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Safestore Holdings plc   -  SAFE   

Final Results

Released 07:00 08-Jan-2019

RNS Number : 4320M
Safestore Holdings plc
08 January 2019
 

                                                            8 January 2019

Safestore Holdings plc

("Safestore", "the Company" or "the Group")

Results for the year ended 31 October 2018

 

A fifth consecutive year of double-digit EPS6 and dividend growth and continued strategic progress

 

Key measures

 

 

Year Ended 31 October 2018

Year Ended 31 October 2017

Change

 

Change-CER1

Underlying and Operating Metrics- total

 

 

 

 

Revenue

£143.9m

£129.9m

10.8%

10.4%

Underlying EBITDA2

£82.9m

£74.4m

11.4%

11.0%

Closing Occupancy (let sq ft- million)3

4.69

4.14

13.3%

n/a

Closing Occupancy (% of MLA)4

73.6%

72.6%

+1.0ppts

n/a

Average Storage Rate5

£25.90

£26.67

(2.9%)

(3.3%)

Adjusted Diluted EPRA Earnings per Share6

26.8p

23.2p

15.5%

n/a

Free Cash Flow7

£55.4m

£50.3m

10.1%

n/a

EPRA Basic NAV per Share

£4.02

£3.29

22.2%

n/a

 

Underlying and Operating Metrics- like-for-like8

 

 

 

 

Revenue

£134.0m

£126.9m

5.6%

5.2%

Underlying EBITDA2

£77.6m

£72.6m

6.9%

6.5%

Closing Occupancy (let sq ft- million)3

4.25

4.09

3.9%

n/a

Closing Occupancy (% of MLA)4

76.6%

73.9%

+2.7ppts

n/a

Average Occupancy (let sq ft- million)3

4.14

3.95

4.8%

n/a

Average Storage Rate5

£26.71

£26.55

0.6%

0.2%

 

Statutory Metrics

 

 

 

 

Profit before tax9

£185.3m

£78.9m

134.9%

n/a

Basic Earnings per Share

84.4p

37.4p

125.7%

n/a

Dividend per Share

16.25p

14.0p

16.1%

n/a

Cash inflow from operating activities

£60.6m

£55.6m

9.0%

n/a

 

Highlights

 

Strong Financial Performance

·      Group revenue for the year up 10.8% (10.4% in CER1)

·      Like-for-like8 Group revenue for the year in CER1 up 5.2%

UK up 5.2%

Paris up 5.1%

·   Underlying EBITDA2 up 11.0% in CER1 which, combined with a gain on investment properties of £122.1m (FY2017: £39.2m), drove an increase in Profit before tax9 of 134.9%

·     Adjusted Diluted EPRA Earnings per Share6 up 15.5% at 26.8 pence; 13.8% increase in the final dividend to 11.15 pence (FY2017: 9.8 pence) giving a total for the year of 16.25 pence (FY2017: 14.0 pence)

 

Operational Focus

·      Continued balanced approach to revenue management drives returns

Like-for-like8 closing occupancy of 76.6% (up 2.7ppts on 2017)

Like-for-like8 average occupancy for the year up 4.8%

Like-for-like8 average storage rate5 for the year up 0.2% in CER1 with improving momentum as the year progressed (Q4 +1.8% in CER1) underpinned by continuing improvements in marketing and pricing analytics

Total average storage rate5 down 3.3% in CER1 reflecting dilutive impact of Alligator acquisition and new store openings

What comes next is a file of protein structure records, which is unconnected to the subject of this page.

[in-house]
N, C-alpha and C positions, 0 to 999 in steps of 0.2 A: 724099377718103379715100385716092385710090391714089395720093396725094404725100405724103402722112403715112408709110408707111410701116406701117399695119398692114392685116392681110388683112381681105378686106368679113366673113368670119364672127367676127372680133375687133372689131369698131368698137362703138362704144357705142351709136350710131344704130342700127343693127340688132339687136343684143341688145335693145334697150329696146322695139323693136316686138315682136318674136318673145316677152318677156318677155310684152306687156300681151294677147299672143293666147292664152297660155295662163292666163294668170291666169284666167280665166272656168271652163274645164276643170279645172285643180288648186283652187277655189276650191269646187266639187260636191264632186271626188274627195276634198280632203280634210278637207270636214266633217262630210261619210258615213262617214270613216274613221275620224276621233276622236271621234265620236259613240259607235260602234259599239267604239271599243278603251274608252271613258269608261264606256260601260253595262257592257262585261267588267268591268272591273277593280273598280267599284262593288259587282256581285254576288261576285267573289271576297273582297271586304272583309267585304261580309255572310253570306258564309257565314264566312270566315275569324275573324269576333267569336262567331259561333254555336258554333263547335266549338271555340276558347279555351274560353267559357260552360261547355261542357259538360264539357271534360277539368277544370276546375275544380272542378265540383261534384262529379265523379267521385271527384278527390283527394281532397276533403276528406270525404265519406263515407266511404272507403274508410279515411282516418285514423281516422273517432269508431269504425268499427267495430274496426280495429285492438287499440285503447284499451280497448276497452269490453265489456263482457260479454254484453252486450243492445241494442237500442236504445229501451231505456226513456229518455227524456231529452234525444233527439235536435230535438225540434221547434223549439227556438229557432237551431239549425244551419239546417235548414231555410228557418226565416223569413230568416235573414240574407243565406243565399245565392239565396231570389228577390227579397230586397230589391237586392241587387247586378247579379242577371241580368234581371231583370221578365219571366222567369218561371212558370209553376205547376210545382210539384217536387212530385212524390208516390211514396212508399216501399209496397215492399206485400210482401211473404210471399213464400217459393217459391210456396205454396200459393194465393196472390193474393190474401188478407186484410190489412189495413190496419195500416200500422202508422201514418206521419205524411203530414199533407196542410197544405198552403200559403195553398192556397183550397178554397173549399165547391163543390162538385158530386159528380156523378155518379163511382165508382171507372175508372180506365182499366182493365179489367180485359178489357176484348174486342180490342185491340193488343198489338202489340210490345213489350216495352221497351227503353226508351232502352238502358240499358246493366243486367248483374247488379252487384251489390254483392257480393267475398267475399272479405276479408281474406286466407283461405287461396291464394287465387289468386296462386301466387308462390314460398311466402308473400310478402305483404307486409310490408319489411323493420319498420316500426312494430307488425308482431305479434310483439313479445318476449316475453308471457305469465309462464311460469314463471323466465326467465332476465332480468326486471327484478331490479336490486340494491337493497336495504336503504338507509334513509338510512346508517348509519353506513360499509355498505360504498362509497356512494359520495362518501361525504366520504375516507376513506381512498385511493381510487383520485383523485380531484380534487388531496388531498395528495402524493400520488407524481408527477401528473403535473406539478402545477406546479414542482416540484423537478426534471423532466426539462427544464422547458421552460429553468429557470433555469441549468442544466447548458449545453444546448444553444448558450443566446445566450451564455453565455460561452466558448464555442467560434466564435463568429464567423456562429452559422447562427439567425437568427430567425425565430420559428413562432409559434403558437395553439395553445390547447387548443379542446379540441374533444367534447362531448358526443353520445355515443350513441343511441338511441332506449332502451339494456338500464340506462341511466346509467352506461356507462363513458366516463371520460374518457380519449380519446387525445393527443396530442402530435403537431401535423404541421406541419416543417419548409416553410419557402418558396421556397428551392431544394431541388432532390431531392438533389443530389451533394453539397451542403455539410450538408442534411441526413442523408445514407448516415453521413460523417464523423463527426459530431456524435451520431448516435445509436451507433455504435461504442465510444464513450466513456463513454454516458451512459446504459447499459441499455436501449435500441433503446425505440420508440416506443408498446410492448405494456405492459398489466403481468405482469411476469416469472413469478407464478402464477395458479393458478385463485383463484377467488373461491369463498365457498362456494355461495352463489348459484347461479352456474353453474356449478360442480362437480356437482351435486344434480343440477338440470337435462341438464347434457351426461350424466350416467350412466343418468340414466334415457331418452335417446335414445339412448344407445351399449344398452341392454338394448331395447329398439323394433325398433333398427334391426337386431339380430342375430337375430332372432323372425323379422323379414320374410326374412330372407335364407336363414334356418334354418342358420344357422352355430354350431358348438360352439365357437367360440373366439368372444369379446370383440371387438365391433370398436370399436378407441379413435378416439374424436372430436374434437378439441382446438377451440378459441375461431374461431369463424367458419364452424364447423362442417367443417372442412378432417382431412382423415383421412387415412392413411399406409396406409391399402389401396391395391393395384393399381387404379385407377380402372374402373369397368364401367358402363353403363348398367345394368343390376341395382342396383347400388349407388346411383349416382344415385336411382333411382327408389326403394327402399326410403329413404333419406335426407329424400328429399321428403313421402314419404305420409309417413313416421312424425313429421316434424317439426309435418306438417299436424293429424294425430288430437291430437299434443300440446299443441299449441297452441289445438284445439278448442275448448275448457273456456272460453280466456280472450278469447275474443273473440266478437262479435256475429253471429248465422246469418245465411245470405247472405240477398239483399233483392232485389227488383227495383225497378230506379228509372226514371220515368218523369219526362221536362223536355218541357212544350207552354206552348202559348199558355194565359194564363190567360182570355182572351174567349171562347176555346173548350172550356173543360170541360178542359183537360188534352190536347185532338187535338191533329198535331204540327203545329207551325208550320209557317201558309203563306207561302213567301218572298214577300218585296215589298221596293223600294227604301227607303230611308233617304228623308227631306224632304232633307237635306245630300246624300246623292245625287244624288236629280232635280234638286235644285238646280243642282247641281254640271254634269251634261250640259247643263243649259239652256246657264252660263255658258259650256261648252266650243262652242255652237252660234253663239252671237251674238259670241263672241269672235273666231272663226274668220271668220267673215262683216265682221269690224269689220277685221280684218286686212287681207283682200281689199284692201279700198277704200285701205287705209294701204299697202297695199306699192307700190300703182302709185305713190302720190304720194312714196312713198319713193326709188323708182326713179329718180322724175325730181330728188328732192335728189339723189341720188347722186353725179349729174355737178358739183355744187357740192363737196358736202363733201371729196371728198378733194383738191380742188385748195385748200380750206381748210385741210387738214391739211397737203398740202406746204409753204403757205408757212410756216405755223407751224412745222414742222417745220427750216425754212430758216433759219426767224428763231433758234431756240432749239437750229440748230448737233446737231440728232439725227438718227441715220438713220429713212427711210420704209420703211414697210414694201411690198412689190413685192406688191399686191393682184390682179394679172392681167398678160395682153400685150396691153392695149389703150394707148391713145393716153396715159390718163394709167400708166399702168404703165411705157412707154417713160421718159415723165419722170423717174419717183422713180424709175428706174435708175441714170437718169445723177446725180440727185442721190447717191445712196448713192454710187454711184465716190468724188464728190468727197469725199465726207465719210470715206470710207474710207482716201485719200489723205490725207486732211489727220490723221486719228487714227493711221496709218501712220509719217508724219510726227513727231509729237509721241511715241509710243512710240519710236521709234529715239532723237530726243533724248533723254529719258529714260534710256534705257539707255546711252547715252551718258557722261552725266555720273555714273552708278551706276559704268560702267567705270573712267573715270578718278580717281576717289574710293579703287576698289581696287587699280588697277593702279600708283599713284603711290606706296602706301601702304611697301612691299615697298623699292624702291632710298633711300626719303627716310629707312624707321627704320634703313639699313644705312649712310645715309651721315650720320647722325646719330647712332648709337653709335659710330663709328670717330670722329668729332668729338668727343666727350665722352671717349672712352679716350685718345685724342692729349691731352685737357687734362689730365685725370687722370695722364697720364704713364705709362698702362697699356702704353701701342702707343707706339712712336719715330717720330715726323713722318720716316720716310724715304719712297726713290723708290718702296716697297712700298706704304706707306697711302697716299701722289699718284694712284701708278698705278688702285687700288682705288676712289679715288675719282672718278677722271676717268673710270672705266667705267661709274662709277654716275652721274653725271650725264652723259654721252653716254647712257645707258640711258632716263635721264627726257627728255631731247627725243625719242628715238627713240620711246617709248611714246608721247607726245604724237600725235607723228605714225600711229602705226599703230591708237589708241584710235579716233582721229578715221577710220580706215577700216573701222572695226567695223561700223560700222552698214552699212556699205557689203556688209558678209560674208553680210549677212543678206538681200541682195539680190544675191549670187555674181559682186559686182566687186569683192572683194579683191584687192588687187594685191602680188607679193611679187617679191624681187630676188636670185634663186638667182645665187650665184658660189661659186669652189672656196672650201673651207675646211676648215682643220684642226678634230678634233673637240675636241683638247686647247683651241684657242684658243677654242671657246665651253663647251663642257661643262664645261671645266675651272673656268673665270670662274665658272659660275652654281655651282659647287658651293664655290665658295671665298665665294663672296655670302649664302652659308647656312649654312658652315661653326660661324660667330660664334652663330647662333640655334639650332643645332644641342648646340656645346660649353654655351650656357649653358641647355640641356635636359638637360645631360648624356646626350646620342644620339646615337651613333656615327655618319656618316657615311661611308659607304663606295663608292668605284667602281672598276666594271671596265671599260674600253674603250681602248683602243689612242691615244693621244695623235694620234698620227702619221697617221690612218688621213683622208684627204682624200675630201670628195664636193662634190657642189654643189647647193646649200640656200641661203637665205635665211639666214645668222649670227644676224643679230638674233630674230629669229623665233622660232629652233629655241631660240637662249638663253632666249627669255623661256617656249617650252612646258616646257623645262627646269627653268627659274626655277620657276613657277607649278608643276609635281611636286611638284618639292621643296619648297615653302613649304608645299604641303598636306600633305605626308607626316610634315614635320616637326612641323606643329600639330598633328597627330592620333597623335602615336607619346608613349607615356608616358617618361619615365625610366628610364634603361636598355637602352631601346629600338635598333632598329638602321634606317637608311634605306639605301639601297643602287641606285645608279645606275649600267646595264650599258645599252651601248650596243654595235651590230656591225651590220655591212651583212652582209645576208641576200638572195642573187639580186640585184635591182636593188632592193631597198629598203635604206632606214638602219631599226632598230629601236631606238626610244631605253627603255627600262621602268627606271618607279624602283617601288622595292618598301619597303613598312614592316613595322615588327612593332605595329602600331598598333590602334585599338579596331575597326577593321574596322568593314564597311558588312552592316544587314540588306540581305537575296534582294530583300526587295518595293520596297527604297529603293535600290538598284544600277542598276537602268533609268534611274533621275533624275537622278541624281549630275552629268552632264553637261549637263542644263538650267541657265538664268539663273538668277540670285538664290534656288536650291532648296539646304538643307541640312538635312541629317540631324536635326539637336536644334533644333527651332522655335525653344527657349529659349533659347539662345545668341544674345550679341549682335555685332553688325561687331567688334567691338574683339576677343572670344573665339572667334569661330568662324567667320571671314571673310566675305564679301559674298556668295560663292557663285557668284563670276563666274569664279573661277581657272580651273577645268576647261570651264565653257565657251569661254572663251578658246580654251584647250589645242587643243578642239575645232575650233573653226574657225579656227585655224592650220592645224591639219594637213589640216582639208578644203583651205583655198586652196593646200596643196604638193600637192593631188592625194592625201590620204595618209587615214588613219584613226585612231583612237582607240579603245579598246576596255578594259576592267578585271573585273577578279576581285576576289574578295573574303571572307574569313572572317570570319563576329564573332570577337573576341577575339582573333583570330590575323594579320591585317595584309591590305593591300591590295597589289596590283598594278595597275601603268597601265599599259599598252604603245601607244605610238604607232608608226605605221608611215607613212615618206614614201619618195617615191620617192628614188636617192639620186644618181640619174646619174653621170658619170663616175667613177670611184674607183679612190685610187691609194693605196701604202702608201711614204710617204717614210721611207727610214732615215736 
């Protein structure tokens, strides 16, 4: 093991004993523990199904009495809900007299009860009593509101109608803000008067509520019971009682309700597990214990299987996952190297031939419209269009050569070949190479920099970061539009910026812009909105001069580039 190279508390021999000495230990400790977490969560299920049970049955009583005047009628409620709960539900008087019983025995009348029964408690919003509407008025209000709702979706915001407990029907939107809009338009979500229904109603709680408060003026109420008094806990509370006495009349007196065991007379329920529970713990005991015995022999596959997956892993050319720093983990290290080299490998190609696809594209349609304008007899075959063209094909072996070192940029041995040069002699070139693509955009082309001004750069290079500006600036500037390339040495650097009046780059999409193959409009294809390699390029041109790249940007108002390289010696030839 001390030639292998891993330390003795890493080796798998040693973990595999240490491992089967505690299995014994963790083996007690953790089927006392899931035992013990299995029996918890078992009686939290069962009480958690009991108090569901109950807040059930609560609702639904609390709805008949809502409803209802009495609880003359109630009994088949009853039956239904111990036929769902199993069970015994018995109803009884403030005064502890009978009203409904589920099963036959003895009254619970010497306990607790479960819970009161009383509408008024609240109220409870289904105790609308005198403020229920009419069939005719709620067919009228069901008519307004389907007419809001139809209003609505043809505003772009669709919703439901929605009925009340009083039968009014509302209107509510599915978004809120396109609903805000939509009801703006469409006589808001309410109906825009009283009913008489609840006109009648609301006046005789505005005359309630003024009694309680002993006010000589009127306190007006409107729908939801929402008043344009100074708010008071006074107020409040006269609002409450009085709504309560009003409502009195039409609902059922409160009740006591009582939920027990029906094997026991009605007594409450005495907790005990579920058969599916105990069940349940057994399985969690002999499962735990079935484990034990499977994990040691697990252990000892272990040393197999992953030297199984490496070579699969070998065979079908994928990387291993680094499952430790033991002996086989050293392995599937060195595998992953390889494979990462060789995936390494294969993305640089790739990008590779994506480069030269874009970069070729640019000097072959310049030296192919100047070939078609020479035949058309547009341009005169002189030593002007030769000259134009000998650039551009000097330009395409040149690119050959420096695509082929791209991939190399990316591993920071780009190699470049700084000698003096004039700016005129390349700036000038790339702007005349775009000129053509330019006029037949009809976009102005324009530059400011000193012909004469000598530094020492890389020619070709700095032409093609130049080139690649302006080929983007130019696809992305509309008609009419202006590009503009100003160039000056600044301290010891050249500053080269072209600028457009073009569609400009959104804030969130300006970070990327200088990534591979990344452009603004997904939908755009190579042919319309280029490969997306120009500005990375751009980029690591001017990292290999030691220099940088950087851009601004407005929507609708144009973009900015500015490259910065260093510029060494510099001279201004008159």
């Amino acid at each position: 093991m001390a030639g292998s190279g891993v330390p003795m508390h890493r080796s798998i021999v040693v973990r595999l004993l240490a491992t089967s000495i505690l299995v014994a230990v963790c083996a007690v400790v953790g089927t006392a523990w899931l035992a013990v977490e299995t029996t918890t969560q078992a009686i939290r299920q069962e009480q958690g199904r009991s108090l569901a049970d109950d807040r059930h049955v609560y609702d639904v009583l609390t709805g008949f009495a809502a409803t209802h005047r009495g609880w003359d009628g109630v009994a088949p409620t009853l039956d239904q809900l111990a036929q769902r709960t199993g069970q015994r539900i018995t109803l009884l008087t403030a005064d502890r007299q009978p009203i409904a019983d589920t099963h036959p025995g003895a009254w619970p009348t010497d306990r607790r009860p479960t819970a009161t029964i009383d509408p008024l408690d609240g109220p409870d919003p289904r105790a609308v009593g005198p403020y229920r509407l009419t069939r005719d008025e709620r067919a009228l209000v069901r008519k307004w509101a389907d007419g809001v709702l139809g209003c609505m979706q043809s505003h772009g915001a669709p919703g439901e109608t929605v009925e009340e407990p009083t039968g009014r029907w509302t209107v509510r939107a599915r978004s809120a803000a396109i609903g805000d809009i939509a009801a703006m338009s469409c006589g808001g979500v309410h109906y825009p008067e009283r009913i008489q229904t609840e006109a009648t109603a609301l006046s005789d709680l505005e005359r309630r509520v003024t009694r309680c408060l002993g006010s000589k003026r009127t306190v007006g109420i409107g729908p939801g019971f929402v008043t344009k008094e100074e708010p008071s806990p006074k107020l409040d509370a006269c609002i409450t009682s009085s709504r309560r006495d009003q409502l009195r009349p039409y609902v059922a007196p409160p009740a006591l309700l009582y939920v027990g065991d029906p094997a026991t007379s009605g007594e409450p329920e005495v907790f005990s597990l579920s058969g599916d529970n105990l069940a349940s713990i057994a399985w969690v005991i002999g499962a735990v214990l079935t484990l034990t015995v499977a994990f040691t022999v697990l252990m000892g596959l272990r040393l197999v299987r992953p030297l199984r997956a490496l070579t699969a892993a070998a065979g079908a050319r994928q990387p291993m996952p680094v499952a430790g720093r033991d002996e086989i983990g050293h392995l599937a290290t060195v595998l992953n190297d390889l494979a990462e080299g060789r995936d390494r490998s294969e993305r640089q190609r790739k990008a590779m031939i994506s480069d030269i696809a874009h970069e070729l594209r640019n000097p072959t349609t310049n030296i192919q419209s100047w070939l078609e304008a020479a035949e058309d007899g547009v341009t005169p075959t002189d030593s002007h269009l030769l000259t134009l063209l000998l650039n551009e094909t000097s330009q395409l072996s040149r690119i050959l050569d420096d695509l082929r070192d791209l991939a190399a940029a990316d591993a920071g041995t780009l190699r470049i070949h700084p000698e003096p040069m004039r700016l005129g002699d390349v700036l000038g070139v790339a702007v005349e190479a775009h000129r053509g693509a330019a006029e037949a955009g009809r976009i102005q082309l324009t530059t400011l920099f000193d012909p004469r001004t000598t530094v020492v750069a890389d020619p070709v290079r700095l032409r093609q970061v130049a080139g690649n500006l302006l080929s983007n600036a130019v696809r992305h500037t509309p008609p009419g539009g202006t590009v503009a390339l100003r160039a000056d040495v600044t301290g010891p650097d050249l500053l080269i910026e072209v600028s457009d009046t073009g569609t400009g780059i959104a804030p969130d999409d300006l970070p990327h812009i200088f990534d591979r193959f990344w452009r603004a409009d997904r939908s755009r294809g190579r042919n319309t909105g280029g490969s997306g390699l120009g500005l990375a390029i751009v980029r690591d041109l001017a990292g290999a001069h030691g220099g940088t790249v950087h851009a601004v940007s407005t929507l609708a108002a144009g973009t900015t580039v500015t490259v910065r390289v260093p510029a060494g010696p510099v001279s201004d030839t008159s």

·      Alligator and new stores trading well and in line with business plans

 

Strategic Progress

·      Twelve Alligator stores acquired on 1 November 2017 for £55.9m10 now integrated into the business

·      Three new stores opened in the year at London Paddington Marble Arch, London Mitcham and Paris Poissy

·     Four new stores in the pipeline with 210,000 sq ft of new space scheduled to open in London Carshalton, Birmingham Merry Hill, Paris Pontoise and Paris Magenta

 

Strong and Flexible Balance Sheet

·     Bank Facilities extended to June 2023

·   20.9% increase in property valuation in CER1 driven by the Alligator acquisition, reduced exit cap rates and revised stabilised occupancy assumptions

·     Group loan-to-value ratio ("LTV"11) at 31 October 2018 at 30% and interest cover ratio ("ICR"12) at 8.6x

 

Succession

·    After nearly ten years with the Group, in accordance with good governance recommendations, Chairman Alan Lewis announces intention to retire from the Board

 

 

Frederic Vecchioli, Safestore's Chief Executive Officer, commented:

 

"We have delivered another successful year of growth characterised by strong organic performance, efficient integration of our recent acquisitions and good performances from our recently opened new stores. The fully integrated Alligator portfolio of twelve stores, acquired at the beginning of the financial year, is performing well. We have continued to seek high quality sites to open new stores and have successfully added four new stores to the pipeline which means we plan to open new stores in London-Carshalton, Paris-Pontoise, and Birmingham-Merry Hill during 2019, and subject to planning, Paris-Magenta in 2020.

 

Our strong balance sheet continues to provide the flexibility to target selected development and acquisition opportunities as they arise.

 

Over the last five years, the like-for-like occupancy has increased on average by 2.7ppts per year, moving from 63.1% to 76.6%. The Company is in an excellent position and, as ever, our top priority remains the significant organic growth opportunity represented by the 1.7m square feet of currently unlet space in our existing fully invested estate.

 

The start to the current financial year has been encouraging in all our geographies and our leading market positions in the UK and Paris, combined with our resilient business model, enable us to look forward to the future with confidence."

 

 

Notes

 

1 - CER is Constant Exchange Rates (Euro denominated results for the current period have been retranslated at the exchange rate effective for the comparative period, in order to present the reported results on a more comparable basis).